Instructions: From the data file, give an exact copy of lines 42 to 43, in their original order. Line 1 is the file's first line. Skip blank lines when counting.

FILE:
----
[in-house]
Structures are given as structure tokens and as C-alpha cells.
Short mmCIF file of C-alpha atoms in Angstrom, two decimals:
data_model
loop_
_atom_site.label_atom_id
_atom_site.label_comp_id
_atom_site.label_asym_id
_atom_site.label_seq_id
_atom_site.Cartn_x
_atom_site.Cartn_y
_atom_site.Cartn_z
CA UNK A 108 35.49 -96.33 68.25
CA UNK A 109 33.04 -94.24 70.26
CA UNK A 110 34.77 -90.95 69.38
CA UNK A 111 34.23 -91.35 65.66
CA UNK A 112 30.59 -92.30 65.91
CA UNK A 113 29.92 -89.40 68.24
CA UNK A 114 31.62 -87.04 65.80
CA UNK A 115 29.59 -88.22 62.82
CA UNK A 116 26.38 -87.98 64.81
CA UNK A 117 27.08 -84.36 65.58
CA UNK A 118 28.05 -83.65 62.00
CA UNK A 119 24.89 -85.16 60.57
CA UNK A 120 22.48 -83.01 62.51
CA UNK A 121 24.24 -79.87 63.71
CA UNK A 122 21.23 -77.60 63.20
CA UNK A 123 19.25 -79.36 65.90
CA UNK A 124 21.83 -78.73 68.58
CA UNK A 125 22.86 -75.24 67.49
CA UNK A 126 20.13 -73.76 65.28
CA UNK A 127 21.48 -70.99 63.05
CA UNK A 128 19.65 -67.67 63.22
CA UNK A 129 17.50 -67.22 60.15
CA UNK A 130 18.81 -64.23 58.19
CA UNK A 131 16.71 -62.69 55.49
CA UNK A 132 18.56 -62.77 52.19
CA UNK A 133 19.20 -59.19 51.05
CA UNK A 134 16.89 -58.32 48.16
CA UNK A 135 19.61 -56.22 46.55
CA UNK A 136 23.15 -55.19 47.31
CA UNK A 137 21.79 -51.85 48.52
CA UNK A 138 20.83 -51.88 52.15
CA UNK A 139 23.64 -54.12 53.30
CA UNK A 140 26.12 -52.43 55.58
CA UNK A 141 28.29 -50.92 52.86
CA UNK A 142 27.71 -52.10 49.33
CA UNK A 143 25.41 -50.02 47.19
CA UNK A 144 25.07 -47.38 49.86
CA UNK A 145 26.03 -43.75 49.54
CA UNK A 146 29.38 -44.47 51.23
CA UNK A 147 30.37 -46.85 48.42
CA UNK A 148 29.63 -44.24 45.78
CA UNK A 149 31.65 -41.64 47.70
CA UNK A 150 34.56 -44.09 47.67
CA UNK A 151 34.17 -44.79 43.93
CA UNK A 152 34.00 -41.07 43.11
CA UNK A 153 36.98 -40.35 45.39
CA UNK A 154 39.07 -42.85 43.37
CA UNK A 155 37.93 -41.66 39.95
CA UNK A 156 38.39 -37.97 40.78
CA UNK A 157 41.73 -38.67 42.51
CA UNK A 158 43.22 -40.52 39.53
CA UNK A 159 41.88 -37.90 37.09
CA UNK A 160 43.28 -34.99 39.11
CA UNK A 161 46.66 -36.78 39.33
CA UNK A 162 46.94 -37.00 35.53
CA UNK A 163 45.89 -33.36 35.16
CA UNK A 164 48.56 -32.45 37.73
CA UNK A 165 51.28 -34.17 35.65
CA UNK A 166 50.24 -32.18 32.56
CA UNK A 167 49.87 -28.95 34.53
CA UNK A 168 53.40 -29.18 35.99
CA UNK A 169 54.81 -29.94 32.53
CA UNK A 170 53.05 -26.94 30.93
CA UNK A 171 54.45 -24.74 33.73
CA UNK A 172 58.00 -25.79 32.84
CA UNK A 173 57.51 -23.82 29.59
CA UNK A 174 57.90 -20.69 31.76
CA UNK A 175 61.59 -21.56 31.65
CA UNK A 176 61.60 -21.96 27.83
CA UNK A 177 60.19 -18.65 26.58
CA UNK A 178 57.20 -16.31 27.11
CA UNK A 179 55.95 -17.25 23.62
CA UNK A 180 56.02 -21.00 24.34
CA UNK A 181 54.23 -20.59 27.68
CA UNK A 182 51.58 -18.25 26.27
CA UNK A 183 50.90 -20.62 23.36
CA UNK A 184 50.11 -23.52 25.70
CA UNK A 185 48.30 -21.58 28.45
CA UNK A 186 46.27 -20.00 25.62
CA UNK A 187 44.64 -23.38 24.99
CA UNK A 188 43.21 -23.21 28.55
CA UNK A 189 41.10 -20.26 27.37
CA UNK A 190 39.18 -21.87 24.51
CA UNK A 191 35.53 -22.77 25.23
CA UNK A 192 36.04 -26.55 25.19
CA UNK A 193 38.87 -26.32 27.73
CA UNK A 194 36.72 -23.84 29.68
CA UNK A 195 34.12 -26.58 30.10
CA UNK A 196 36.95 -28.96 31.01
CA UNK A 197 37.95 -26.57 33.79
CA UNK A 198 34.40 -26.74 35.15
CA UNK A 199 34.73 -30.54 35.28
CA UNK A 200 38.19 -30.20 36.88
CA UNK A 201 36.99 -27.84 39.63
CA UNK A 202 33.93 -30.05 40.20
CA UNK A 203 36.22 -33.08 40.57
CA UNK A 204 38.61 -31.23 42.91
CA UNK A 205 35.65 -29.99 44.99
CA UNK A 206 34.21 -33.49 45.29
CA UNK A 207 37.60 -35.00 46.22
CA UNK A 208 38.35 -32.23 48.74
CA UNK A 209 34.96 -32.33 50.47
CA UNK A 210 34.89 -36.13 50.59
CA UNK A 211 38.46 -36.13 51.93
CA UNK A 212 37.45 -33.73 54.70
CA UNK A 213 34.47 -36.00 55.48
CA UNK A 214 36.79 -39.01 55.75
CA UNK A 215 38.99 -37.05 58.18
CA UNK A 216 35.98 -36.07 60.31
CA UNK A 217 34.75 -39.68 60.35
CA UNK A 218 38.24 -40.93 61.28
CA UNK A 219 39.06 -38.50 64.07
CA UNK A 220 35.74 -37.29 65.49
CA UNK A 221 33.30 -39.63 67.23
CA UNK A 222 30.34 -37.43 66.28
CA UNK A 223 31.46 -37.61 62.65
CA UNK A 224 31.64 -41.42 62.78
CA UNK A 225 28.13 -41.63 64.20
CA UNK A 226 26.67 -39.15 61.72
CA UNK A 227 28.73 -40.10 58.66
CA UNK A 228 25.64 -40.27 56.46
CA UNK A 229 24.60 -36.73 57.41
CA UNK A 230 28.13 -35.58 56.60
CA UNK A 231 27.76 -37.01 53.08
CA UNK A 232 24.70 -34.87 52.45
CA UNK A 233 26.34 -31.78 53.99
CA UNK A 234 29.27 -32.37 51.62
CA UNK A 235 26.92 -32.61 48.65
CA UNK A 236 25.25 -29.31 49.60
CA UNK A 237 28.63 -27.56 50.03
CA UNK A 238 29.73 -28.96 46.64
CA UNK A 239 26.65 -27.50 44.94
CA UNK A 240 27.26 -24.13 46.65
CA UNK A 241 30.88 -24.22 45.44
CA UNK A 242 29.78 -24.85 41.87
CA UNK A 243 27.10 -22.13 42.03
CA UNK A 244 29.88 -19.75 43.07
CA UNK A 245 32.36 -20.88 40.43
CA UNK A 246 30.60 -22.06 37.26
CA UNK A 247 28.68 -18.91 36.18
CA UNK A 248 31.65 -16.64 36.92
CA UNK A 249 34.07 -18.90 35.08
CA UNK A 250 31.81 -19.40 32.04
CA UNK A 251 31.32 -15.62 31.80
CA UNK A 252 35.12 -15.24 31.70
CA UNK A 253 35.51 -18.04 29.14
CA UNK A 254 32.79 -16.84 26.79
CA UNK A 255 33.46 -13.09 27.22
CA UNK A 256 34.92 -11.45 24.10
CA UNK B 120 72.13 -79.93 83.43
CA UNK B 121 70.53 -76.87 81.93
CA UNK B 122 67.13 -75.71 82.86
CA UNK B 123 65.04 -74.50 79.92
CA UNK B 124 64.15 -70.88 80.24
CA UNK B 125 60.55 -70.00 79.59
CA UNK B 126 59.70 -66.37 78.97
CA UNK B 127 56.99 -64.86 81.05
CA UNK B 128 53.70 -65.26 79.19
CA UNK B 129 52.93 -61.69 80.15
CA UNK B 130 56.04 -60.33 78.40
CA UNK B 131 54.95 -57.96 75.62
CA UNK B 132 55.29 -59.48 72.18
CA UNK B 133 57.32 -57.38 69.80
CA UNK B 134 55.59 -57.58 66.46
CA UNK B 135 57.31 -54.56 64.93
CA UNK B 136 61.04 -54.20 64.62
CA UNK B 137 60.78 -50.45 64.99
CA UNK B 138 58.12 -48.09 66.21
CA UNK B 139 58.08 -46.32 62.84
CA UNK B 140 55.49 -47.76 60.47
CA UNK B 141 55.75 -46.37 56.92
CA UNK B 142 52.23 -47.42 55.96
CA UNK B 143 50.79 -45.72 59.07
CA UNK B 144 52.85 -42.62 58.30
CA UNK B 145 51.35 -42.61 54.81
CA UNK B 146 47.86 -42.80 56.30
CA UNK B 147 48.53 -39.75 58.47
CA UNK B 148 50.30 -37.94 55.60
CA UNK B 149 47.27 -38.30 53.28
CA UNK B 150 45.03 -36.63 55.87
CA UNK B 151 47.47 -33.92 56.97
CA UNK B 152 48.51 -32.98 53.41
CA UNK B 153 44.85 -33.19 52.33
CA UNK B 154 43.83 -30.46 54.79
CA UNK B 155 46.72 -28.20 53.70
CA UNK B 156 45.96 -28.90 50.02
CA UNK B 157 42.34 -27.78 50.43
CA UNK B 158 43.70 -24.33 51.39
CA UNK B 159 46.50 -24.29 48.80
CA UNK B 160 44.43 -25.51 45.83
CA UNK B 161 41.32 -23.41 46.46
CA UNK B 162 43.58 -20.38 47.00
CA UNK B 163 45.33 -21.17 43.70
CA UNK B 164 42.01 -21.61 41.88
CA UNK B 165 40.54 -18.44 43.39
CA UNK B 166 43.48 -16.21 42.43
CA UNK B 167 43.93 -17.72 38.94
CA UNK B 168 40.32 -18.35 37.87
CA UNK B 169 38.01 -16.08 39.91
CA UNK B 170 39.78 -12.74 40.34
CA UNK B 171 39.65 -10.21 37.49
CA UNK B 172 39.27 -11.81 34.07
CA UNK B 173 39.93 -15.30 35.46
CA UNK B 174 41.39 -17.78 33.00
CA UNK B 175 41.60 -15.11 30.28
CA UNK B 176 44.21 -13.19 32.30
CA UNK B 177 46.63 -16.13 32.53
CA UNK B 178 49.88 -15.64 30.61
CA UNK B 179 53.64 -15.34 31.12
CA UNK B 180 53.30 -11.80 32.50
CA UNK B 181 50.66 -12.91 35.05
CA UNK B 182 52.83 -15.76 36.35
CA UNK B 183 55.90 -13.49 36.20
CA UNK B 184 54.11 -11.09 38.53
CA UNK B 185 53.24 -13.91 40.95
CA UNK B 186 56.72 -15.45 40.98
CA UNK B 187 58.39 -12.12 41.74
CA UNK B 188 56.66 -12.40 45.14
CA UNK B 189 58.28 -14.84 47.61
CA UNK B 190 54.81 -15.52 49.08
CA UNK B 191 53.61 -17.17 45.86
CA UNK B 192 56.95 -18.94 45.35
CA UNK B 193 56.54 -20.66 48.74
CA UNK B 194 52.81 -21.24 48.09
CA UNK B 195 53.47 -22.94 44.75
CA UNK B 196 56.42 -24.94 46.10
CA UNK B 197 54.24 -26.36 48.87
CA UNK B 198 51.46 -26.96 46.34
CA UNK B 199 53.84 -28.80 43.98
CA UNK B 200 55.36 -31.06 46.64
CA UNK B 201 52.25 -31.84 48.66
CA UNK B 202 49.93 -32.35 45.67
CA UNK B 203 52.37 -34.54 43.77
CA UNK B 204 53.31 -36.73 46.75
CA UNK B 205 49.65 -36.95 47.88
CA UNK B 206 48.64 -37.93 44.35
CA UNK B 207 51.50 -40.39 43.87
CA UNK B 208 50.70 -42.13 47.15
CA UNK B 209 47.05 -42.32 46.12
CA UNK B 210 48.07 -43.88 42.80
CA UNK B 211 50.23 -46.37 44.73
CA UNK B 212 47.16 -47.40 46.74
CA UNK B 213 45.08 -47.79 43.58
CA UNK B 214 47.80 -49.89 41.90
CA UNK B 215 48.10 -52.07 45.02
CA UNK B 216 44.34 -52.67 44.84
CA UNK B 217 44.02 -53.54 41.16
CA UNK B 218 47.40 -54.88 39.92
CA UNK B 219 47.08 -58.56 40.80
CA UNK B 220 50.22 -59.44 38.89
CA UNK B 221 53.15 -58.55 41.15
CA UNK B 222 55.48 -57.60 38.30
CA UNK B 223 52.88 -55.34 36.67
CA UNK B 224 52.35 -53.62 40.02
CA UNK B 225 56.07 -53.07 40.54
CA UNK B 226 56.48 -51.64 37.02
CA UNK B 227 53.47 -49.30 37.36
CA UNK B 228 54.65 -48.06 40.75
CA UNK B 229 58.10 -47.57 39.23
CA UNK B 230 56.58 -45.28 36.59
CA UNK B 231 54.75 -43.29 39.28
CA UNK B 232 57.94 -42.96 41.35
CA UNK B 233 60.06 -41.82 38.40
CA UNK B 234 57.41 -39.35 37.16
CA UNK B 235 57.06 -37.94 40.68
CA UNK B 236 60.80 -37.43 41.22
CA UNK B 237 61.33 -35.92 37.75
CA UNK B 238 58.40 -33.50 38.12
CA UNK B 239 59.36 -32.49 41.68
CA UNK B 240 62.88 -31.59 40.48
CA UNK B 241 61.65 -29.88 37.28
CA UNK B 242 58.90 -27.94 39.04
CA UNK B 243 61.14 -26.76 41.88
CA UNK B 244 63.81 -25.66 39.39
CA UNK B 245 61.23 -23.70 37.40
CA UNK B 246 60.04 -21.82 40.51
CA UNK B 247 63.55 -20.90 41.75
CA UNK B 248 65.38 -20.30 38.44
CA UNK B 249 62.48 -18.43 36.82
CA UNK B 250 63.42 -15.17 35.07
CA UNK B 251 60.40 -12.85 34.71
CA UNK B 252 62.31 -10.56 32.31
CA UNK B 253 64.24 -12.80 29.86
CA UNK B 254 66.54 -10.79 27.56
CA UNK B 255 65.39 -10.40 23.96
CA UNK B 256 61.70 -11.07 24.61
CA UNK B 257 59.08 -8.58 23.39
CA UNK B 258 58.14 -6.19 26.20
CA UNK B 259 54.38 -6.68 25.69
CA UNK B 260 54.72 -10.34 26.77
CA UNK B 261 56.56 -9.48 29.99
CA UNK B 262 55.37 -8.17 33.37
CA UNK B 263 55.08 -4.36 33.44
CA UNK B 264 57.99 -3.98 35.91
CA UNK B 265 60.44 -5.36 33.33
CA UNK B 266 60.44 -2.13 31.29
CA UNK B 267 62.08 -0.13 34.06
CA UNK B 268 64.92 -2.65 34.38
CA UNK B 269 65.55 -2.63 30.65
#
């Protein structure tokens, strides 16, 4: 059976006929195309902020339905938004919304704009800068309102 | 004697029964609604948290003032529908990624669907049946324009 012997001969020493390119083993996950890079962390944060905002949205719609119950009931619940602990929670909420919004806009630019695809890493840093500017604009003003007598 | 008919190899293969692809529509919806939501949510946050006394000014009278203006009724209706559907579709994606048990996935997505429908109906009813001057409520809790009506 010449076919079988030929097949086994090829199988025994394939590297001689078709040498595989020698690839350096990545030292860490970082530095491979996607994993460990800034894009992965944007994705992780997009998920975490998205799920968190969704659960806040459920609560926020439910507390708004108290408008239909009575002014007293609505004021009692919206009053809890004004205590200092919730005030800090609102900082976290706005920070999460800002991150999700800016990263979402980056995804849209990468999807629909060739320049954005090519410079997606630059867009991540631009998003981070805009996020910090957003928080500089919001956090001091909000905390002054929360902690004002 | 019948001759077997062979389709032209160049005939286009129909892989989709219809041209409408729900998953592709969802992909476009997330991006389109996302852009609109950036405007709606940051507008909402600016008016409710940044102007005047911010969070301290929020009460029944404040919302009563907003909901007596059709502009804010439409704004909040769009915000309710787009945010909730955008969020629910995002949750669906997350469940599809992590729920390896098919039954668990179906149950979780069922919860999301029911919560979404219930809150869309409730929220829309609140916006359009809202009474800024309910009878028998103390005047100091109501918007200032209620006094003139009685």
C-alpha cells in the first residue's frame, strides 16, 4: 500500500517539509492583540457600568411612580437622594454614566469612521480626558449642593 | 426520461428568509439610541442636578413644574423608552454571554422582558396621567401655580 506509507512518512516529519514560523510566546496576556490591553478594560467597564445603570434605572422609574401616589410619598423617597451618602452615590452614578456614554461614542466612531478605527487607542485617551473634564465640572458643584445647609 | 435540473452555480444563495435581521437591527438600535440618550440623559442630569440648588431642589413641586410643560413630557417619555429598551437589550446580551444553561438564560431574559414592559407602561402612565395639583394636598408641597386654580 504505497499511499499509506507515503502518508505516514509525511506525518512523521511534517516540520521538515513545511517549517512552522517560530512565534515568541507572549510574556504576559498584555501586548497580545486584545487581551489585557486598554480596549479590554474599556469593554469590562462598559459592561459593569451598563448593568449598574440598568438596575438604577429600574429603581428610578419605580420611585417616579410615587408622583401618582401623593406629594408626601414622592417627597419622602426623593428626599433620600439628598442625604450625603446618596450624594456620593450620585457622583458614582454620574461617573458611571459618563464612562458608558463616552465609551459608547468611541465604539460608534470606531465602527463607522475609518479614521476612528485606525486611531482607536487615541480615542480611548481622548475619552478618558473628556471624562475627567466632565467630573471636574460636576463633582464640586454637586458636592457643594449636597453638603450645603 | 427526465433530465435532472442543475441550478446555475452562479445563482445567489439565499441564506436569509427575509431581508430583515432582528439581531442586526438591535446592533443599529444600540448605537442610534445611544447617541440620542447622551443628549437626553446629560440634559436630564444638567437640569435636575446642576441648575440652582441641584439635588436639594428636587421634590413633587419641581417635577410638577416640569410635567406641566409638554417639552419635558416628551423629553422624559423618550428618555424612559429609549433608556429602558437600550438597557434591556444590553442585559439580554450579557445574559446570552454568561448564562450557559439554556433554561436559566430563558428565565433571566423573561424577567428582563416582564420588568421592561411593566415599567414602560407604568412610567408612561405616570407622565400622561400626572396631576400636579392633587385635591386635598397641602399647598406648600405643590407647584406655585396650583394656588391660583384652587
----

CA UNK A 137 21.79 -51.85 48.52
CA UNK A 138 20.83 -51.88 52.15